Question Little to no performance increase after CPU upgrade

stevewp8427

Prominent
Jun 17, 2018
14
0
510
0
I upgraded from an i3-4150 to an i5-4590 (Yes, I know my system is a bit outdated, I'm running a pre built cyberpower that I've upgraded over time) and ran a couple bench marks before and after the upgrade. For example I ran Heaven benchmark, userbenchmark.com, and a couple steam game benchmarks like hitman and tomb raider. The odd thing was there was little to no increase in performance FPS wise, I got almost the exact same min, max and avg. I don't know a whole lot about PCs so is there something I forgot to do? I made sure all drivers are up to date. I am also running a GTX 1050 Ti SSC with 8gb ram and a 600w psu.

Edit: Also, I did check system info and device manager, everything shows up the way it should.
 

Karadjgne

Titan
Ambassador
It would help to clarify fps.
The cpu pre-renders a frame. It'll do that according to the game code, it's IPC and clock speeds. It takes a certain amount of time to place every object, quantify, give dimensions, AI, interactivity etc. The amount of times it can complete a frame in 1 second is the fps limit.

That info gets sent to the gpu, which then finish renders the frame into a picture, giving color, depth, shadows, 3d etc. It'll do that according to detail levels, post processing affects and resolution. That determines the fps you get onscreen, in the counter.

So if the cpu can do 100fps, and the gpu is set for ultra, it'll either succeed or fail. If it fails, lowering details, changing resolution or lowering post processing can raise onscreen fps, but is still blocked by the 100fps limit from the cpu.

You changed cpus in the same family. Nothing else. So the only thing done is raise the IPC slightly and clock speeds slightly. How well that translates is determined by the game and game code, which might be no gain at all to a few fps. But it won't be a drastic change on the limit. If detail settings etc are high enough that you are not reaching the fps limits, then you'll see no change basically as the cpus fps output isn't much different with such similar cpus.

The i7 can make a difference, but mostly in multi-player online games or single player games with mods. This'll raise the available thread count beyond 4, allowing for higher fps. You'll not see much difference with simpler, single thread heavy games as they are optimised for 4 threads or less.

Speeds don't usually translate in a 1:1 ratio. A 10% faster cpu may or may not average an extra 2-3 fps, and with as dynamic as game code is and the changes in view and details, 2-3fps will get lost in the translation. You'll only see such a minor change in a benchmark with a 0.1% low/max numbers in a side by side comparison.
 
Last edited:

stevewp8427

Prominent
Jun 17, 2018
14
0
510
0
It believe it will as it's at least 10% faster. And I don't think the 1050ti SSC is weak depending on what you are making it do.
I never really try maxing out games, im pretty casual so ill usually play games medium/high settings, nothing too extreme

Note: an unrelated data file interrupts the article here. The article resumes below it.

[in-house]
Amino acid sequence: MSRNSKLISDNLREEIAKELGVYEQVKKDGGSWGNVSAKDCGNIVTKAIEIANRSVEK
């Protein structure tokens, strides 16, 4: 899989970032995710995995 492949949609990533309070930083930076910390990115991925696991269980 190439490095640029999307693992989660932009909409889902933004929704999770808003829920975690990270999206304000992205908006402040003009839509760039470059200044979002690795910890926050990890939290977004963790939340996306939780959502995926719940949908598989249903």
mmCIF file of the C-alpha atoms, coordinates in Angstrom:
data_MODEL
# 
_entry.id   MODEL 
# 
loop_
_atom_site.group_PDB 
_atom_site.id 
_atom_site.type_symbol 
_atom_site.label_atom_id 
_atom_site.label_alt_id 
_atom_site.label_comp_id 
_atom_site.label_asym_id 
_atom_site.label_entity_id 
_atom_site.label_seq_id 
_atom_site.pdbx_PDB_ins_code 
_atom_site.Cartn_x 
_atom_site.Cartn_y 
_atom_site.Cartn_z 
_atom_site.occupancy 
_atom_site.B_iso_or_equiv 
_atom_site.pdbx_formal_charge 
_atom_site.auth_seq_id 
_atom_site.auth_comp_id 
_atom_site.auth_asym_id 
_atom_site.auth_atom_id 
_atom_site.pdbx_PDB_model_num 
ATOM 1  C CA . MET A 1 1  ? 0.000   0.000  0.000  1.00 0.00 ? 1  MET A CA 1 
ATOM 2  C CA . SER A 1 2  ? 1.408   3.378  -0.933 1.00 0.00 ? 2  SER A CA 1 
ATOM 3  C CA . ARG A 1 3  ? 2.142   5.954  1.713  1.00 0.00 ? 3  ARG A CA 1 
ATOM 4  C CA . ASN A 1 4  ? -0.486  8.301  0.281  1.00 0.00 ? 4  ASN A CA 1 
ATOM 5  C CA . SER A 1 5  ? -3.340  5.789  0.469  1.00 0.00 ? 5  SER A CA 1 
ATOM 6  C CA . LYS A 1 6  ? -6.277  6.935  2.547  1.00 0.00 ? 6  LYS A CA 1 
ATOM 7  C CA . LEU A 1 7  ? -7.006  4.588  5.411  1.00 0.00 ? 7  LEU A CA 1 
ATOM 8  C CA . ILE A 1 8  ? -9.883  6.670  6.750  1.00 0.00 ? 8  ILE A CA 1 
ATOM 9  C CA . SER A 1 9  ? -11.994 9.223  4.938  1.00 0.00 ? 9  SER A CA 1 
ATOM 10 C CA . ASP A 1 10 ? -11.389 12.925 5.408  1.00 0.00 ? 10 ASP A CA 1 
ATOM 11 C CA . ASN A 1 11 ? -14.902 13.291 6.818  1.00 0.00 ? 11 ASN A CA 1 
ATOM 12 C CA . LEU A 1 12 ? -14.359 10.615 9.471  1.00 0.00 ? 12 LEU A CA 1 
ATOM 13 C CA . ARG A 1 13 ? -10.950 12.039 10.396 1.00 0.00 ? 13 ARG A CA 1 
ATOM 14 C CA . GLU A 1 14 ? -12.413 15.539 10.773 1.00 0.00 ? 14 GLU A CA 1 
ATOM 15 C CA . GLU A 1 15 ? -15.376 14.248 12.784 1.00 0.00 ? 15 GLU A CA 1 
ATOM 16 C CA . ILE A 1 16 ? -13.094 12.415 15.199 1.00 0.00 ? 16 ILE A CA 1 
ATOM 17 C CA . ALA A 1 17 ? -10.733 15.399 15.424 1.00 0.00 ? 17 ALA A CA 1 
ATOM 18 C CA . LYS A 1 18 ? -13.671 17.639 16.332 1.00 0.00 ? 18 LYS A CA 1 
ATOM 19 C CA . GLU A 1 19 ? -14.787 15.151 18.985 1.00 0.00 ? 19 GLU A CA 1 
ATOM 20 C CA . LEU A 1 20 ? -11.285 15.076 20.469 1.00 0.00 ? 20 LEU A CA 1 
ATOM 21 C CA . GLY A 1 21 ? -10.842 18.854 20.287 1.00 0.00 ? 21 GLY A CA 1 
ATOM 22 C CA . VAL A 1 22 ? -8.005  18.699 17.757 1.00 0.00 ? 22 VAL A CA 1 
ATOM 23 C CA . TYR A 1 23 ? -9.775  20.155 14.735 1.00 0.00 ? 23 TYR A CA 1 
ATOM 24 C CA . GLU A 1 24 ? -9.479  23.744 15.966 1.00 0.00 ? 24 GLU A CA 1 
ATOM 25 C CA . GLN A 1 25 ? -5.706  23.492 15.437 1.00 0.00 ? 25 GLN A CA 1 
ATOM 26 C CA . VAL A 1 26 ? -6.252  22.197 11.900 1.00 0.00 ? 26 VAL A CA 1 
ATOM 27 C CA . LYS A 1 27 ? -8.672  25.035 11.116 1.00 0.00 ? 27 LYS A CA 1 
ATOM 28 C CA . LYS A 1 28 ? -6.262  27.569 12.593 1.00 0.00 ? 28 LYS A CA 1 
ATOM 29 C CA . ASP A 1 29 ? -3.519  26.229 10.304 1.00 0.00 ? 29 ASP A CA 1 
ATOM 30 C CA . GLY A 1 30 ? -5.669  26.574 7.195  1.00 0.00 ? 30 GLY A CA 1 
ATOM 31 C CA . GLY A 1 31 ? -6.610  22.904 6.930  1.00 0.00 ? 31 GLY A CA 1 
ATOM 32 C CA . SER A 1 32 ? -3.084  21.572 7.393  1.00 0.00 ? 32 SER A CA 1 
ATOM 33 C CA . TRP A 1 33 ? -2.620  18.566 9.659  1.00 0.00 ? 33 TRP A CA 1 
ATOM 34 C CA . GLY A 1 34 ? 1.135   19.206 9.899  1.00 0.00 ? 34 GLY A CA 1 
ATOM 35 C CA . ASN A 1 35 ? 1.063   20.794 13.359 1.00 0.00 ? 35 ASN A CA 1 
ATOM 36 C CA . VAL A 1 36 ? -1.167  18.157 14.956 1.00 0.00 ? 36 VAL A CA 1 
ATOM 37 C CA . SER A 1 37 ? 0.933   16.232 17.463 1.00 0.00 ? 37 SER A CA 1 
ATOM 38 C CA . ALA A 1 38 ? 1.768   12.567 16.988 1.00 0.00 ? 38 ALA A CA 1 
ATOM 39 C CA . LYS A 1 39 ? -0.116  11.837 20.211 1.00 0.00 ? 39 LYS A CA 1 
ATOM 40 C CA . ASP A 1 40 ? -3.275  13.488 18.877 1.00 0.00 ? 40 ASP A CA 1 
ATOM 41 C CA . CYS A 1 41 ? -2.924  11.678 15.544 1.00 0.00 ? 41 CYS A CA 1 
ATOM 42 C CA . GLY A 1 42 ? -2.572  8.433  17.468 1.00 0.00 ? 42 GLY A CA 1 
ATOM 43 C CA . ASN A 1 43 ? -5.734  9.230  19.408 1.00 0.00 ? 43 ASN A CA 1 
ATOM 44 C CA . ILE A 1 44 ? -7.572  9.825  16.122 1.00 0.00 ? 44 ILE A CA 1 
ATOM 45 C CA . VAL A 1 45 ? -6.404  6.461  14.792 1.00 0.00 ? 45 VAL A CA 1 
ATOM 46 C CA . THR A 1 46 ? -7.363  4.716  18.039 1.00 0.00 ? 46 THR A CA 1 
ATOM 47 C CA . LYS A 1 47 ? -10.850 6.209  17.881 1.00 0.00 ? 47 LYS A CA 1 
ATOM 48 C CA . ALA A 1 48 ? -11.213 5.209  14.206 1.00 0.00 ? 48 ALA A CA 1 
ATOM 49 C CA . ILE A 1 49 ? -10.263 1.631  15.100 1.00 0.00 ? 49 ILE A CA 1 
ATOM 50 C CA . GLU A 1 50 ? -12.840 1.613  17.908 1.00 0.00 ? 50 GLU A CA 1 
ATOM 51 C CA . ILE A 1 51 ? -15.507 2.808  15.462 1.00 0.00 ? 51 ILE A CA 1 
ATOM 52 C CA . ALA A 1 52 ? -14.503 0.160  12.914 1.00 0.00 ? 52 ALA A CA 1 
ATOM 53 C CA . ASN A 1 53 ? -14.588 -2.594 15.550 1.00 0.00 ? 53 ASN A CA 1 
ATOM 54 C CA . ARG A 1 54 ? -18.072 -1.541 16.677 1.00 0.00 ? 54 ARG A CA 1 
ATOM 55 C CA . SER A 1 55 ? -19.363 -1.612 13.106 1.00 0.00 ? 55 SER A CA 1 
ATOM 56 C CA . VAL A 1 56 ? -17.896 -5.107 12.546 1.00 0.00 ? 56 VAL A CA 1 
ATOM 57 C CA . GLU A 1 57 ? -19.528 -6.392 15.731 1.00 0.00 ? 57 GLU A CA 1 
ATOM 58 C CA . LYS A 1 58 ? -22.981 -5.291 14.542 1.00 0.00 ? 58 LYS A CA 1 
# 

stevewp8427

Prominent
Jun 17, 2018
14
0
510
0
It would help to clarify fps.
The cpu pre-renders a frame. It'll do that according to the game code, it's IPC and clock speeds. It takes a certain amount of time to place every object, quantify, give dimensions, AI, interactivity etc. The amount of times it can complete a frame in 1 second is the fps limit.

That info gets sent to the gpu, which then finish renders the frame into a picture, giving color, depth, shadows, 3d etc. It'll do that according to detail levels, post processing affects and resolution. That determines the fps you get onscreen, in the counter.

So if the cpu can do 100fps, and the gpu is set for ultra, it'll either succeed or fail. If it fails, lowering details, changing resolution or lowering post processing can raise onscreen fps, but is still blocked by the 100fps limit from the cpu.

You changed cpus in the same family. Nothing else. So the only thing done is raise the IPC slightly and clock speeds slightly. How well that translates is determined by the game and game code, which might be no gain at all to a few fps. But it won't be a drastic change on the limit. If detail settings etc are high enough that you are not reaching the fps limits, then you'll see no change basically as the cpus fps output isn't much different with such similar cpus.

The i7 can make a difference, but mostly in multi-player online games or single player games with mods. This'll raise the available thread count beyond 4, allowing for higher fps. You'll not see much difference with simpler, single thread heavy games as they are optimised for 4 threads or less.

Speeds don't usually translate in a 1:1 ratio. A 10% faster cpu may or may not average an extra 2-3 fps, and with as dynamic as game code is and the changes in view and details, 2-3fps will get lost in the translation. You'll only see such a minor change in a benchmark with a 0.1% low/max numbers in a side by side comparison.
thanks for the in dept reply, so i realize the upgrade isn't as substantial as i expected it to be, that is okay though i will eventually have to upgrade the gpu anyway. Any recommendations for a decent card that's a good match for the i5 $200ish?
 

ASK THE COMMUNITY

TRENDING THREADS